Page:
CHELSEA — To avoid ever being “held hostage” again, town officials say they are pushing forward to create a municipal charter.

Selectman Ben Smith said it would have been helpful to have a charter provision regarding removal of a selectman when former selectwoman Carole Swan refused to quite the board following her arrest last February. Swan, whose case is pending in federal court, is accused of misusing town money and soliciting more than $20,000 in kickbacks from a Whitefield plow contractor.

Smith said a charter can contain provisions to address removal of a selectman for inappropriate conduct, as well as the method in which the town conducts business items.

Residents took the first step in creating a charter on Nov. 8 when they voted in favor of establishing a charter commission.

Smith said the formation of a commission will take a few years and will result in a preliminary and final report, followed by special elections for the adoption of a final charter and election of any officials created by the new municipal laws.

“Having a town charter created and approved by the citizens strengthens the town governance,” Smith said. “We are rebuilding town government, and a charter is one tool that the town should have.”

Linda Leotsakos, chairwoman of the Board of Selectmen, and Town Manager Scott Tilton, both said that they agree with the need for a town charter.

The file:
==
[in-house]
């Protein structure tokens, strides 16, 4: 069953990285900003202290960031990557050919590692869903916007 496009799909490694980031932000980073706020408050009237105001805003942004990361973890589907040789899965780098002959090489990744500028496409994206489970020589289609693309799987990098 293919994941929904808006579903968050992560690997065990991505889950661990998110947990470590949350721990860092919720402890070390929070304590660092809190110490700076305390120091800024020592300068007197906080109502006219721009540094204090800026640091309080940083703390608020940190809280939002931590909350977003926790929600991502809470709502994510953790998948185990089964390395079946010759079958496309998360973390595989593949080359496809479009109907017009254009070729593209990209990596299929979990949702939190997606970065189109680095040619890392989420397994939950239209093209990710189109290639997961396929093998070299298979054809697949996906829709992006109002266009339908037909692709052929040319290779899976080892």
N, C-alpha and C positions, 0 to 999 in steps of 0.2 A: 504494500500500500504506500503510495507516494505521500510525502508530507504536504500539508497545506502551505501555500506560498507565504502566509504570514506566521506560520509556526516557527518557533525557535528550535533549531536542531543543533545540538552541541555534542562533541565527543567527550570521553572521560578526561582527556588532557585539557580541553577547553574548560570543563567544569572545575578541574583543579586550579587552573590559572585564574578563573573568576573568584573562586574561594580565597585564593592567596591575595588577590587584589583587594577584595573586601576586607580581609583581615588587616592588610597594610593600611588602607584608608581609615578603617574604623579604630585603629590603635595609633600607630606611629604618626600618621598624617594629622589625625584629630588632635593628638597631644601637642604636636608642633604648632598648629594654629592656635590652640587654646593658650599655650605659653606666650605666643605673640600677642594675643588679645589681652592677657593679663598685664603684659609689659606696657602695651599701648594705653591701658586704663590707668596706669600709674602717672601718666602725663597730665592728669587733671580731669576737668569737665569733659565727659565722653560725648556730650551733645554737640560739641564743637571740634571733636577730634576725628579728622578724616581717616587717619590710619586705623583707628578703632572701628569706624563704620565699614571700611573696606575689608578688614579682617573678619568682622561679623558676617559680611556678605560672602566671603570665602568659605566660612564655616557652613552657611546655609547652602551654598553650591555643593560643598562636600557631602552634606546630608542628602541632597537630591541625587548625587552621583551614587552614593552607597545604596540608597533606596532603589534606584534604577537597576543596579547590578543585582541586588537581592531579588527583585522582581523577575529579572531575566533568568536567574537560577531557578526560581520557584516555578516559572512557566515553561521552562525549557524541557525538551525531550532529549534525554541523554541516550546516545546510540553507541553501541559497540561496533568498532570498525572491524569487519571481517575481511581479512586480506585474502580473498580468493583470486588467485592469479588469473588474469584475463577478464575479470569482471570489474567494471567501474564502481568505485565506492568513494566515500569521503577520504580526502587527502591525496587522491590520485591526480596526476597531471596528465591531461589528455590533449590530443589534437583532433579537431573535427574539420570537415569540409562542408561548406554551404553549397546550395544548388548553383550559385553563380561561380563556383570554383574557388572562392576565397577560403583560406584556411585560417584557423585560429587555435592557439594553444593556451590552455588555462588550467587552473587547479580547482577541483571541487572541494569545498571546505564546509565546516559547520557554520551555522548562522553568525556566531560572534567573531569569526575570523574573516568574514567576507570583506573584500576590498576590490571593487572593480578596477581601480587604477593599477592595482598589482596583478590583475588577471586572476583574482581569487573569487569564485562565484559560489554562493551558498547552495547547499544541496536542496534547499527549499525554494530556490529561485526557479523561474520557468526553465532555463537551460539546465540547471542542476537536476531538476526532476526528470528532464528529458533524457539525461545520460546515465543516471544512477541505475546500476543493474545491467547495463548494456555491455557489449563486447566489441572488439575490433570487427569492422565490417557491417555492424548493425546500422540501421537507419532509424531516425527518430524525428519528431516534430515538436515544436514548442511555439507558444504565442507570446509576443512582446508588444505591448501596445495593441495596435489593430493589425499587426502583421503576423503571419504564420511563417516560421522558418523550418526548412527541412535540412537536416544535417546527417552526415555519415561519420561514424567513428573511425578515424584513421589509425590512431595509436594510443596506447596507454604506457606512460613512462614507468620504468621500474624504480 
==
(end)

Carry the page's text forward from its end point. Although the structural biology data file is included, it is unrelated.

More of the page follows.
“The adoption of a charter would provide the town with a solid set of rules that would allow the town to better govern itself,” Tilton said.

Smith said the charter commission will be comprised of nine members. Three will be appointed by the select board and the remaining six will be chosen by residents during a special election on March 27.

The board has already selected Peter Hanson, Elizabeth Larrabee and Ben Smith to serve on the commission.

Nomination papers are available at the Town Office for the remaining six slots. The documents must be turned into the town clerk by Feb. 14 at 4:30 p.m.

“We hope that many people take out nomination papers and remember to vote on March 27,” Smith said. “The charter commission will be important to the town’s future and we are looking for people who are energetic and bring diverse views.”

Tilton said it could take up to 24 months for the commission to draft a charter and have it approved.

“We really need six people to step up and take out papers for the charter commission,” Tilton said. “Nobody has taken out papers yet and it’s a fairly important job.”

Like other small towns, Chelsea follows a town meeting form of government instead of operating under a municipal charter.

Smith said a charter could specify an annual budget process, outline duties of town officials, prioritize road maintenance and lay out the rules for selecting and funding capital improvement projects.

“The town could also alter its form of government and create a board of selectmen or town council consisting of five or more persons,” Smith said. “Through the charter process, annual town meeting could be preserved and improved.”

Members will hold an organizational meeting after the election. At that time, the commission will select a chairman, vice-chairman and secretary.

Within 30 days of the first organizational meeting, Smith said the commission will hold a public meeting to discuss the town charter.

Mechele Cooper — 621-5663

[email protected]


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